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Ctrl+Alt+Delete: Iran's Response to the Internet

5. Conclusion

Despite the Islamic Republic’s continual efforts to increase the costs, Iranians have enthusiastically adopted the Internet. They continue to navigate through the maze of laws restricting expression. They find ways around the regime’s efforts to alter and control the Web through the use of proxy servers to gain access to blocked sites and anonymizer proxy tools to avoid being traced online. They even sit in prison and undergo interrogations. Many have paid the heavy price of leaving their homeland in order to express themselves freely. Some have paid with their lives.

However, the regime’s severe restrictions on expression impoverish public dialogue and rob Iranian society of the capacity to develop legitimate public opinion. In its very first session in 1946, the UN General Assembly identified freedom of expression as “the touchstone of all the freedoms to which the United Nations is consecrated,” because “understanding and cooperation among nations are impossible without an alert and sound world opinion which, in turn, is wholly dependant on freedom of information.”373

The Majlis should repeal the most repressive articles of the Press Law and the Islamic Penal Code including Article 609, which makes it a crime to insult almost any government employee, and amend other articles and laws to make them less vague and less susceptible to abusive interpretation. The ministries in charge of restricting access to the Internet through filtration or blocking should clearly define what triggers censorship, and only engage in filtration or blocking of websites and blogs when it is necessary under Article 19, paragraph 3 of the ICCPR. The Judiciary should refrain from expansively interpreting laws limiting freedom of expression. Finally, it should prosecute public officials under Article 570 of the Penal Code for abusing the rights of the people guaranteed under Iran’s Constitution, including the right to see a warrant when arrested, the right to counsel, and the right to be free from torture.374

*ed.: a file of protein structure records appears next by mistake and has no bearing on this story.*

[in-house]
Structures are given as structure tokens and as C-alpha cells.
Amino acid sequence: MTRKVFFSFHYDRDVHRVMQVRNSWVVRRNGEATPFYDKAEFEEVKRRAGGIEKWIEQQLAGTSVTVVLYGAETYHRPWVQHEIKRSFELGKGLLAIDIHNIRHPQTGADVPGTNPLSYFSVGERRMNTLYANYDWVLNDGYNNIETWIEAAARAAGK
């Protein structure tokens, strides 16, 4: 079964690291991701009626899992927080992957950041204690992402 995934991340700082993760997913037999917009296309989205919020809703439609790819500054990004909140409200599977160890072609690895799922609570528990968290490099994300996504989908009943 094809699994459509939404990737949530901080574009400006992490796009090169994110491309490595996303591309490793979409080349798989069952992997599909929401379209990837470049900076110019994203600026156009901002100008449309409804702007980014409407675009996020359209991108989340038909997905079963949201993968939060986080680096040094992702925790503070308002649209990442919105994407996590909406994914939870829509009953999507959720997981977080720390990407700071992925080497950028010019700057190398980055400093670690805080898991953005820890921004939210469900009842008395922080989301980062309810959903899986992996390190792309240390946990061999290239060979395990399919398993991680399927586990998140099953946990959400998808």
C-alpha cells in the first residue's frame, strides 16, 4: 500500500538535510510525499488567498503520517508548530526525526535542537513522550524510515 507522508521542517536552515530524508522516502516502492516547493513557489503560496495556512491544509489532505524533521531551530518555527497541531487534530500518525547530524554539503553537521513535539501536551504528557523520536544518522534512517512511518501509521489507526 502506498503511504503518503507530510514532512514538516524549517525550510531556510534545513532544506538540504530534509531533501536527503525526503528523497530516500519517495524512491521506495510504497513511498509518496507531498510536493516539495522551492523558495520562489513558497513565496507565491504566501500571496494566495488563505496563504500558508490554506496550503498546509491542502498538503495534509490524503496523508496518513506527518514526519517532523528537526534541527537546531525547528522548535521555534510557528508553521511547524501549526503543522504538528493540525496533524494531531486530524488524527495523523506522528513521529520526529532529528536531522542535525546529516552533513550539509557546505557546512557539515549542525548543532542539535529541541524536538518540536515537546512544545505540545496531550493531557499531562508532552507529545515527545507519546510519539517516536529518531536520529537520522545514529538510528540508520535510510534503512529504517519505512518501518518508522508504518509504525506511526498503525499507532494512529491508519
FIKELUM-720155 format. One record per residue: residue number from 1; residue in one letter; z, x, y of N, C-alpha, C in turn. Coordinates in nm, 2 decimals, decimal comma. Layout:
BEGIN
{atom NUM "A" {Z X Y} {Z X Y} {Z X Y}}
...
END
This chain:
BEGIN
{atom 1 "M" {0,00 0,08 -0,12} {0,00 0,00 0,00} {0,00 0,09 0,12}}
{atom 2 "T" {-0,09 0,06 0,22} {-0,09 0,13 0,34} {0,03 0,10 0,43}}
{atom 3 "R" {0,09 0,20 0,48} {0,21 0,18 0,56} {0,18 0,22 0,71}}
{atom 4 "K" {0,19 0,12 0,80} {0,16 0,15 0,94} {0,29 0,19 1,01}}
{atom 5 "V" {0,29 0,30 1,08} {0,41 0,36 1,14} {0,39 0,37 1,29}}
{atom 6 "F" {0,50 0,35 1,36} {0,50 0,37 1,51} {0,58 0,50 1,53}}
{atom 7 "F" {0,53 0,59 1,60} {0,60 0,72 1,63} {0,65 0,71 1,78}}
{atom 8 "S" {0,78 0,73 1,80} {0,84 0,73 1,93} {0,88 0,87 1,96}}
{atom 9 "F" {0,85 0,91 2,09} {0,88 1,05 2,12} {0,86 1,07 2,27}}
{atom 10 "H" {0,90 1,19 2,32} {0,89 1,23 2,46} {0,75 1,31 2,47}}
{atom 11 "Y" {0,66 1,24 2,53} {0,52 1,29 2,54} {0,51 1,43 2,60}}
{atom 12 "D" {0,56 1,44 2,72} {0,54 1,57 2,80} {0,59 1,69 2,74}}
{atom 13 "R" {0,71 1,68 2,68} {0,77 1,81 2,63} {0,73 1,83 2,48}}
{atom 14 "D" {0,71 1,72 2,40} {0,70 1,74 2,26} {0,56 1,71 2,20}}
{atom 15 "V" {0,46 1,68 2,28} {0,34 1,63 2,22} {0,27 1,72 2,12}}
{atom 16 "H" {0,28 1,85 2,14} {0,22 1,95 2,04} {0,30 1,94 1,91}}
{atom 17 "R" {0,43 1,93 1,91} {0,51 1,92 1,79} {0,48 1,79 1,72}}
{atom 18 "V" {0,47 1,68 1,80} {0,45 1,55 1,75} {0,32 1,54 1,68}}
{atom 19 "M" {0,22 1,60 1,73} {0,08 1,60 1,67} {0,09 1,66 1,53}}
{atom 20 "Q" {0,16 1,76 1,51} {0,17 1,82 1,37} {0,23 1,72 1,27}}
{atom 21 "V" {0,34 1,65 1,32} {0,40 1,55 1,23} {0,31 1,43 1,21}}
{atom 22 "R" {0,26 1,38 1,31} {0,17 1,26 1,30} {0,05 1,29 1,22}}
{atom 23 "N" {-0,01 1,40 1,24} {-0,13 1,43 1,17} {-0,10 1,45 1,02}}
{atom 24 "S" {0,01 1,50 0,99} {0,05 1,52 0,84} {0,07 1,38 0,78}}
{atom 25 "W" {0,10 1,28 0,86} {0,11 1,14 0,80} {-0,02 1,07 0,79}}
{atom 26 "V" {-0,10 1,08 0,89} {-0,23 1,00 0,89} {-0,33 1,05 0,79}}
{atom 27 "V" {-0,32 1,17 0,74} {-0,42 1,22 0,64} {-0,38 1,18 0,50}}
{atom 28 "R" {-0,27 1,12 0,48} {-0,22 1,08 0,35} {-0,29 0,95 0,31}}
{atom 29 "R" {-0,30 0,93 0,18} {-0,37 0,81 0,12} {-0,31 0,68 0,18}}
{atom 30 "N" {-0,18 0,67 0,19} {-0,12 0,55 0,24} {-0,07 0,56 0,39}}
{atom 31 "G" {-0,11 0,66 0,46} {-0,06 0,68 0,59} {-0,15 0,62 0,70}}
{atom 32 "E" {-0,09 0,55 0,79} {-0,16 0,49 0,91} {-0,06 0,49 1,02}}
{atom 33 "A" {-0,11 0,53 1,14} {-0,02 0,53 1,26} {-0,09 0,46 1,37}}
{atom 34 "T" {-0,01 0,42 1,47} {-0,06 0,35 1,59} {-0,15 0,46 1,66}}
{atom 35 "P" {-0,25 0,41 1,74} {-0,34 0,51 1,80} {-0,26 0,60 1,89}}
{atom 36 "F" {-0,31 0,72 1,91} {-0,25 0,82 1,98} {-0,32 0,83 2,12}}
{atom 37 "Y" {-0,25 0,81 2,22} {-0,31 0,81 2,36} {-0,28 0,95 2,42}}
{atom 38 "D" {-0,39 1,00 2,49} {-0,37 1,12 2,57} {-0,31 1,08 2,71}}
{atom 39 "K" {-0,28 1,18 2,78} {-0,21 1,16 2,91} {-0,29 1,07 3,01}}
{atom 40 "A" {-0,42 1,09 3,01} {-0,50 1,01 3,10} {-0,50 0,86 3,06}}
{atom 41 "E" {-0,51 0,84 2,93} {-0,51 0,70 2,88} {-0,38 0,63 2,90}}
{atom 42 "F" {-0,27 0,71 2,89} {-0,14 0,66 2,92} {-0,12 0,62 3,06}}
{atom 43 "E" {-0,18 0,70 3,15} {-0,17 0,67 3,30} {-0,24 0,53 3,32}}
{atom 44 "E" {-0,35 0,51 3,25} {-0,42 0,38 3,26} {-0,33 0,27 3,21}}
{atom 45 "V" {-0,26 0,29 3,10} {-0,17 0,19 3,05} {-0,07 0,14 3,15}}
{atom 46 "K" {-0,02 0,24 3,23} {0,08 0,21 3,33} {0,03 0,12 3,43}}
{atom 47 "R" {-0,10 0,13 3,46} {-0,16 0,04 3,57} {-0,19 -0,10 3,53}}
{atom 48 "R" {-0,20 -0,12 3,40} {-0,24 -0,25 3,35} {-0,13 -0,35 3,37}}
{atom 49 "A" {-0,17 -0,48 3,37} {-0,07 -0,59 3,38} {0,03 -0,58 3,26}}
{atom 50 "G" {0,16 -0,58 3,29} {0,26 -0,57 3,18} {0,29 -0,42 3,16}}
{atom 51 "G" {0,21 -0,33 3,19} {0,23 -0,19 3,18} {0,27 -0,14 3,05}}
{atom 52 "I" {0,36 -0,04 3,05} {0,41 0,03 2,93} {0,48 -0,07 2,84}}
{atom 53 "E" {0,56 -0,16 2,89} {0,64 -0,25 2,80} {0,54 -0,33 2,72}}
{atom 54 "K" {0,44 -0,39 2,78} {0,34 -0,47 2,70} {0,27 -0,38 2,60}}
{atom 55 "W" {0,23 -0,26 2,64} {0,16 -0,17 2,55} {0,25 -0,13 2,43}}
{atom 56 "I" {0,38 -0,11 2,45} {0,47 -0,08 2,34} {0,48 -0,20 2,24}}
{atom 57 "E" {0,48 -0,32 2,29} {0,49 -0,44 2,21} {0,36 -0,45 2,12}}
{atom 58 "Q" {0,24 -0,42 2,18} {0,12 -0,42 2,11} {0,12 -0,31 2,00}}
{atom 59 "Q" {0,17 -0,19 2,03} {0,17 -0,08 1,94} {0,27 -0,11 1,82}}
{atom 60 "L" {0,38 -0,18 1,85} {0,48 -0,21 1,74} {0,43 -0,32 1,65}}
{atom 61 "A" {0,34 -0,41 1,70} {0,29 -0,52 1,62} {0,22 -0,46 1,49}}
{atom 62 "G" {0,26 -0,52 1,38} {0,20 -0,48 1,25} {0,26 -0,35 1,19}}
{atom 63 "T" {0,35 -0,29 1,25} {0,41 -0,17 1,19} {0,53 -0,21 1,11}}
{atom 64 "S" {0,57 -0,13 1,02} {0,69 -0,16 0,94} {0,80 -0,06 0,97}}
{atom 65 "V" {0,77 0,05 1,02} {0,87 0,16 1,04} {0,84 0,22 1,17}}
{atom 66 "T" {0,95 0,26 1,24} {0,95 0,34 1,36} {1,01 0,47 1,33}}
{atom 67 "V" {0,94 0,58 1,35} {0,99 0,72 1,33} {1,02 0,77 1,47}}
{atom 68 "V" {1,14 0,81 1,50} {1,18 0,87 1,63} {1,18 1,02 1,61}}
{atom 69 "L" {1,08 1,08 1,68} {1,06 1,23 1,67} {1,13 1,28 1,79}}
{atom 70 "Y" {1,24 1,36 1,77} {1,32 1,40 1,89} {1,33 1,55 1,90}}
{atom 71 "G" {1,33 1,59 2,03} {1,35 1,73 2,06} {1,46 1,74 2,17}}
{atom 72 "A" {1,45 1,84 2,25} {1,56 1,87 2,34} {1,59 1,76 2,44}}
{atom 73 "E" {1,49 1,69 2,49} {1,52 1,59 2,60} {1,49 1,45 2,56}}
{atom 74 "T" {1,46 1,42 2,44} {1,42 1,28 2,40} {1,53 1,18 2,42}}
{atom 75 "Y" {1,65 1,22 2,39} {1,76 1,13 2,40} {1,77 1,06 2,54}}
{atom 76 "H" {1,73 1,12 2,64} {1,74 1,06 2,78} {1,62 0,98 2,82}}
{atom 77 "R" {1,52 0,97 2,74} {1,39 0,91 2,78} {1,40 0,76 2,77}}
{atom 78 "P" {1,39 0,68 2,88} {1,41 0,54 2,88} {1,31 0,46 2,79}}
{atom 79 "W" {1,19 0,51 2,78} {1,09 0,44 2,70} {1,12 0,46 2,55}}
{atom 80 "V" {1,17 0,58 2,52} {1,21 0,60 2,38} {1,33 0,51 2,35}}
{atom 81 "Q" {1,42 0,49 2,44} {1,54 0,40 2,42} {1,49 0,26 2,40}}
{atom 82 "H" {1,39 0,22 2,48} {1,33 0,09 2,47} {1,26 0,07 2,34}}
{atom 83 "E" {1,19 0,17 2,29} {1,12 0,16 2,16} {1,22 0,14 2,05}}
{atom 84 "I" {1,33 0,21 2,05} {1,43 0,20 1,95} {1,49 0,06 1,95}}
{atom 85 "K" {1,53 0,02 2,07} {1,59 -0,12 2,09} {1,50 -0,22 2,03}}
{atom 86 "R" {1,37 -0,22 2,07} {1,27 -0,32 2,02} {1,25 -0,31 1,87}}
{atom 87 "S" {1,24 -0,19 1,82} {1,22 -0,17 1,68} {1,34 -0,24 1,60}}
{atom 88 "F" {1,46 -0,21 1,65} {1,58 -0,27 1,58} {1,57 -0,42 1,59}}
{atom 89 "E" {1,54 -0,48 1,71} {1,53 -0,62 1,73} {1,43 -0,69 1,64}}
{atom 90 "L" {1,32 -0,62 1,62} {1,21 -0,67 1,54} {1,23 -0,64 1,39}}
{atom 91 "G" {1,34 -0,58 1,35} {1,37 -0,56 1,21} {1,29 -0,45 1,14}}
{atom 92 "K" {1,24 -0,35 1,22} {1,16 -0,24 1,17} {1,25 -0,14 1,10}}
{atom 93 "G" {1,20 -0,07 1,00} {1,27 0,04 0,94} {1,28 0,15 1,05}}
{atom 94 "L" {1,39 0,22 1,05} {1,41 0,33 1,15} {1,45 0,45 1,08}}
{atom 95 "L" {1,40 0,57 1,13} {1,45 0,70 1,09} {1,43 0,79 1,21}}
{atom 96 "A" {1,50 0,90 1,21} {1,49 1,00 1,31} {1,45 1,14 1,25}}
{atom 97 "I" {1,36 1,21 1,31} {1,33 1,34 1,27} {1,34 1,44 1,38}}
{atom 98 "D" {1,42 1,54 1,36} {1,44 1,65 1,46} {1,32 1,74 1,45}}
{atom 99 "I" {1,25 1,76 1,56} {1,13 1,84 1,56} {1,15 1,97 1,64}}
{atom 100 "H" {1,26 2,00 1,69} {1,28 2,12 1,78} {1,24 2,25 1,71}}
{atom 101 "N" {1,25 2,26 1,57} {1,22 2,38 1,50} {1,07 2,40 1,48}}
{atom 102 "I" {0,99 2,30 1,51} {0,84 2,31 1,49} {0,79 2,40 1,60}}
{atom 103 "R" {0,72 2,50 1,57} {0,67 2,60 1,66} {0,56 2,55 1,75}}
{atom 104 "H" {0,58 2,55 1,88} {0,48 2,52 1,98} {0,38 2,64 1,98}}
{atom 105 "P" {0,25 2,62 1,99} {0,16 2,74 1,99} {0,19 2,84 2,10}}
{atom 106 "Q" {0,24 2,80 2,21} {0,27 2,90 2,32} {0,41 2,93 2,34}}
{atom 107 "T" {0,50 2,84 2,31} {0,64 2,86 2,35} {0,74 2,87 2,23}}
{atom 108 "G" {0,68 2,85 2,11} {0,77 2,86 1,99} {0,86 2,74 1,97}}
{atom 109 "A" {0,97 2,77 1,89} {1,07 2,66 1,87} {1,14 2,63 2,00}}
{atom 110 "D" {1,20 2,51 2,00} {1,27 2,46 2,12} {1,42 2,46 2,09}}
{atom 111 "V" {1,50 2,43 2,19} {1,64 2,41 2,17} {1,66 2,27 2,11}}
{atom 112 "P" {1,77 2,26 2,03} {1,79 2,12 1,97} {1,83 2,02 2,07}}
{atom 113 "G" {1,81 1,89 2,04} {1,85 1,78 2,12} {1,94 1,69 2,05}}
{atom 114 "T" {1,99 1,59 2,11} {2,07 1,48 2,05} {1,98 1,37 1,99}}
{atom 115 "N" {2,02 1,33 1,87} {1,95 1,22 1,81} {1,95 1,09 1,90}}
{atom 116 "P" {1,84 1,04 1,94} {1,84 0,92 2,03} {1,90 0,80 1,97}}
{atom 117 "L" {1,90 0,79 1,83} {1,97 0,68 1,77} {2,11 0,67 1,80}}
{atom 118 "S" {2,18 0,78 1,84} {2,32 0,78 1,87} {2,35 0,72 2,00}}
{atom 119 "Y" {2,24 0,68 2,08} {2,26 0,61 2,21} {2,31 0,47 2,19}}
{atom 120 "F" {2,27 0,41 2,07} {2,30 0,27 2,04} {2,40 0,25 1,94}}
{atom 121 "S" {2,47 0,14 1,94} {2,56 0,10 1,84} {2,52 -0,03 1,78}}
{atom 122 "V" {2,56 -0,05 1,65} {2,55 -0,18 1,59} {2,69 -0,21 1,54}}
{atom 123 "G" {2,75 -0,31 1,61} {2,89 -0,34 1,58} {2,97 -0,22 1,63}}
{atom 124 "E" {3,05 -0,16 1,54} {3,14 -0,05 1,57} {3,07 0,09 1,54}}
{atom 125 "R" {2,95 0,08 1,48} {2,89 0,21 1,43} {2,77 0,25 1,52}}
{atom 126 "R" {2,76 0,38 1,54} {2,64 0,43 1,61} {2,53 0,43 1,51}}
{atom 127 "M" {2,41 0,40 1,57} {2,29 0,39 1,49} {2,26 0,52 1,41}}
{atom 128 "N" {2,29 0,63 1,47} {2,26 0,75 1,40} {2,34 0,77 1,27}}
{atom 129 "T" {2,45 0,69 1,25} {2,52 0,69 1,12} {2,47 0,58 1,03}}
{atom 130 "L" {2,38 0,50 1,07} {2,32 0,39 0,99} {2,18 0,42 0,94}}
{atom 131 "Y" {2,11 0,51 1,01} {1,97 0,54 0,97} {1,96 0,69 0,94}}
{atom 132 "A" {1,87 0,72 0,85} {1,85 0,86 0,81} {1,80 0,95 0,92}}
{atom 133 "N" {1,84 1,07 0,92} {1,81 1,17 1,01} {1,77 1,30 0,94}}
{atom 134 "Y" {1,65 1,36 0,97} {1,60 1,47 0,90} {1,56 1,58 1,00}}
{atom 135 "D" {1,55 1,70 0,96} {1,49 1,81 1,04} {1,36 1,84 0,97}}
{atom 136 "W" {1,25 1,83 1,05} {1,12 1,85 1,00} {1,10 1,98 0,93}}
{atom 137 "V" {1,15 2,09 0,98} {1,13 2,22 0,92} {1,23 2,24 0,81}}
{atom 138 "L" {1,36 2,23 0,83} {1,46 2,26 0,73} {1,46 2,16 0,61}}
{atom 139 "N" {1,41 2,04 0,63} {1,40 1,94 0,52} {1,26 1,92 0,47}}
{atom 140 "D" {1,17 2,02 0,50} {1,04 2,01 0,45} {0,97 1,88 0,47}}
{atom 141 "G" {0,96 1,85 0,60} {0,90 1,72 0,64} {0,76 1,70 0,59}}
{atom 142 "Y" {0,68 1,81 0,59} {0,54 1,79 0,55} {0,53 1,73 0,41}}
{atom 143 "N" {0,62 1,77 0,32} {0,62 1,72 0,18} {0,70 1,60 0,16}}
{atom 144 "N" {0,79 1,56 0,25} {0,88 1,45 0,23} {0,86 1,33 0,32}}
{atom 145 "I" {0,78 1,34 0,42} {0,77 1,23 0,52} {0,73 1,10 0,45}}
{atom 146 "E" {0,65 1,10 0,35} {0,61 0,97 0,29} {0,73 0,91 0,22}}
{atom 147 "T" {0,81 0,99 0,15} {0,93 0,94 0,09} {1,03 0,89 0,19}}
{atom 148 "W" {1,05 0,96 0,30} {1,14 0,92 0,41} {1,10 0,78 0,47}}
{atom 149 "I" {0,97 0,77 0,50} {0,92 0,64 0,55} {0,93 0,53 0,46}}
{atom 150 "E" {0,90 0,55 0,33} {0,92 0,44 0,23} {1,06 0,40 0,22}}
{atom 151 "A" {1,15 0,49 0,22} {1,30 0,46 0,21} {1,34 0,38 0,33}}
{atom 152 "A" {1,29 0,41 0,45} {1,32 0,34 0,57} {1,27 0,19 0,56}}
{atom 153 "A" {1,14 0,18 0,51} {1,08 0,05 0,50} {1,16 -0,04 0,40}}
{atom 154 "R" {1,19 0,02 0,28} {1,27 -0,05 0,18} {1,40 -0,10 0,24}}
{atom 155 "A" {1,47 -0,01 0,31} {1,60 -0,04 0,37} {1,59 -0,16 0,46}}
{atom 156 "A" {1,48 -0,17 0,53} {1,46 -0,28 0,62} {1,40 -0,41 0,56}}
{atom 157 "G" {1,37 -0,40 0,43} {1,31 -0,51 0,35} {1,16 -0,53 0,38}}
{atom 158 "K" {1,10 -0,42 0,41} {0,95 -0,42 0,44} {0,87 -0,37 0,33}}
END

[373]G.A. Res. 59(I), (Dec. 19, 1946).
[374]Article 578 of the Islamic Penal Code of 1996 provides that “if any of the juridical or non-juridical authorities or employees inflicts corporal harm and torment upon an accused in forcing him to confess,” he shall, in addition to being subject to qisas (retribution) or payment of blood money, be sentenced to a term of six months to three years in prison. In addition, superiors who order such acts are clearly liable:“When the accused dies as a result of corporal harm and torment, the perpetrator shall be subject to the penalty for homicide; the person ordering the corporal harm and torment shall be punished for ordering an act of homicide” and “[i]f somebody orders in this respect, only the person who has issued the order shall be subject to the said imprisonment.”

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Tagged as:

Free Speech, Right to Protest, Cyber Journalism, Torture, Inhuman and Degrading Treatment, Punishment, Due Process, Right to an Attorney, Free Association, Political Freedom, Equality Before the Law, Discrimination